None of this suggests the original album is somehow sacrosanct. Back when I was rocking the album on a Walkman, I always fast-forwarded past “Pubic Enemy,” a better pun than song. Likewise, I often skipped the last three songs on the album, especially the insufferably jokey “Ham ’N’ Eggs.” “Go Ahead in the Rain” and “Description of a Fool” were better by comparison but both sounded like early demo tracks that didn’t mesh well with the heart of the final album.
Get On Down’s 7-inch boxset inadvertently draws attention to the individual strengths and weaknesses of different songs by splitting the album into eight different 45s. The label does a few things in the process: they re-create original 12-inch pairings such as “Can I Kick It?” with the non-LP song “When the Papes Come” on the flip, but they also create “new” singles such as one 45 that places “Description of a Fool” on one side and “Footprints” on the other. The 7-inch format has limitations however; fan favorite “Luck of Lucien” has to be split onto two separate 45s since the decision to keep the long intro skit means the song’s seven-minute run time was too long to fit onto a single side.
A brief aside about 7-inch hip-hop albums: since the 1970s, if you wanted to throw shade at an album, you could describe it as “nothing more than a collection of singles” (the irony being that the LP, as a format, more or less began in the late 1940s as exactly that). The album-as-45s phenomenon makes that concept literal by dissembling the LP into a half-dozen or so singles, and thus prompts a reconsideration of how individual songs stand “on their own,” once shorn from an album’s sequencing.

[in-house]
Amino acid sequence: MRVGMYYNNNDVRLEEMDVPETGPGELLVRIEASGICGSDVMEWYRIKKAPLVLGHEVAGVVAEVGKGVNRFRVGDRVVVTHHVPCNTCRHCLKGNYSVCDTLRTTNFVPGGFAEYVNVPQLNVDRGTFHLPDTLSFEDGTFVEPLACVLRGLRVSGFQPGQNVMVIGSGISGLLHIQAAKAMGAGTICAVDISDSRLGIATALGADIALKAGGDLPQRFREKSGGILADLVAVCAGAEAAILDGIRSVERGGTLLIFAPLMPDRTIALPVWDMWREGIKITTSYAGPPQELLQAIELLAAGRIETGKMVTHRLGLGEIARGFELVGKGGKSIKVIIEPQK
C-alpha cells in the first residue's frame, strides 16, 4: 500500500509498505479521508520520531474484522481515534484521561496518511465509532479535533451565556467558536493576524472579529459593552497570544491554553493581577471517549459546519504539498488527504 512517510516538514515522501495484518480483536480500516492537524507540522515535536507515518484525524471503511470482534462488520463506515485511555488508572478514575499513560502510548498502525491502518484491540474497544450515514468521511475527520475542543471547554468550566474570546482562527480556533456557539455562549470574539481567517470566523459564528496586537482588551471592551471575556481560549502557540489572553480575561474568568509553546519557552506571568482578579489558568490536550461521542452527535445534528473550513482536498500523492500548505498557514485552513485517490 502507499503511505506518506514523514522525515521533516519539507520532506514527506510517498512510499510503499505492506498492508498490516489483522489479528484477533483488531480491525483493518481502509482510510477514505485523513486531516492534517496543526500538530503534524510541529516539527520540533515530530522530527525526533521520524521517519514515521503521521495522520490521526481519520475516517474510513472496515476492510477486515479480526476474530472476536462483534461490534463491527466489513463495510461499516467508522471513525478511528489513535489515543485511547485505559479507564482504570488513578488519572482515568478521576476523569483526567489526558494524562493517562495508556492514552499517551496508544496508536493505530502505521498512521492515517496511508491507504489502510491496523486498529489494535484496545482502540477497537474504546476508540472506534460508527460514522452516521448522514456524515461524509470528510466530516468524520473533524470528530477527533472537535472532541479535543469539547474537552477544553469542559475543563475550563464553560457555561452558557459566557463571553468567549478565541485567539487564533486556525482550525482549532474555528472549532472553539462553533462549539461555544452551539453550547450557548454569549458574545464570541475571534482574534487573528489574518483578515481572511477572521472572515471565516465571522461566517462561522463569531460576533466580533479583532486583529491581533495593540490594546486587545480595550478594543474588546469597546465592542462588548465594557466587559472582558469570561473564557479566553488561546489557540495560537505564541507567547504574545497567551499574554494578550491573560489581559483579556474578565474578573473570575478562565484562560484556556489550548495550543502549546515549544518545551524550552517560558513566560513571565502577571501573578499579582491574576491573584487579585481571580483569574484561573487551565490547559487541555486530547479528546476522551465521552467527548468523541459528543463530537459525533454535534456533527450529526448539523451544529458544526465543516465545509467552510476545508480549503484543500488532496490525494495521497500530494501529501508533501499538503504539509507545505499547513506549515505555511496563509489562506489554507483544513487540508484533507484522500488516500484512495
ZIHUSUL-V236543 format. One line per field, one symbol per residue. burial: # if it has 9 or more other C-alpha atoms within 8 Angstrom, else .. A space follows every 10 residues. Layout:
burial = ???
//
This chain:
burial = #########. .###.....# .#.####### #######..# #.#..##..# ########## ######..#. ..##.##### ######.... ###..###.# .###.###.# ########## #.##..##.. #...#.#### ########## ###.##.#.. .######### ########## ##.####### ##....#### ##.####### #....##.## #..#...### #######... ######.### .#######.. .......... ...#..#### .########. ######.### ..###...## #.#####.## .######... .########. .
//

“Footprints,” for example, still stands out on its own, especially with those rousing horns and the song’s slinky Mizell Brothers groove. On the other hand, another 45 pairs two songs that were already back-to-back on the LP — “Youthful Expression” and “Rhythm” — but as good as they sounded within the flow of the album, neither feels substantial enough to stand by its lonesome.
There’s also a larger question of whether reissuing an album onto 45s has much utility besides the “cool, donuts!” factor. Believe me; I’m easily seduced by it too but outside of my love for the petite dimensions of the 7-inch, it’s hard to imagine any point, ever, where I’ll be glad to have “Ham ’N’ Eggs” on 45. Then again, the great thing about 7-inches is that you can cherrypick what to tote and what to toss.
All this said, practicality doesn’t seem to be what’s driving interest in the 7-inch box set. Not only did its original run of 1000 units sell out almost immediately but it’s commanded $400+ on the used market, yet another lesson in the power of manufactured scarcity. I’m not one to begrudge eager fans however. For many years, I rated PIT as my favorite Tribe album. I named my first college radio show “The Paths of Rhythm.” I even tried to adapt their cover art stick figures into a failed logo (no, you can’t see it). The album profoundly reshaped my sense of hip-hop’s sonic and thematic possibilities circa 1990.
As I’ve gotten older, I find myself listening far more to the group’s later albums, when their had more fully grown into its own. PIT, as befits a debut LP, is very much an opening gesture, an attempt to introduce a group whose own identity had yet to fully cohere. Still, knowing how the group would eventually fall apart, it’s easy to long for those early days and revisiting People’s Instinctive Travels and Paths of Rhythm a quarter century later is a reminder of how it was very much a document of the group’s proverbial journeys into an undiscovered country that we were invited to join them on.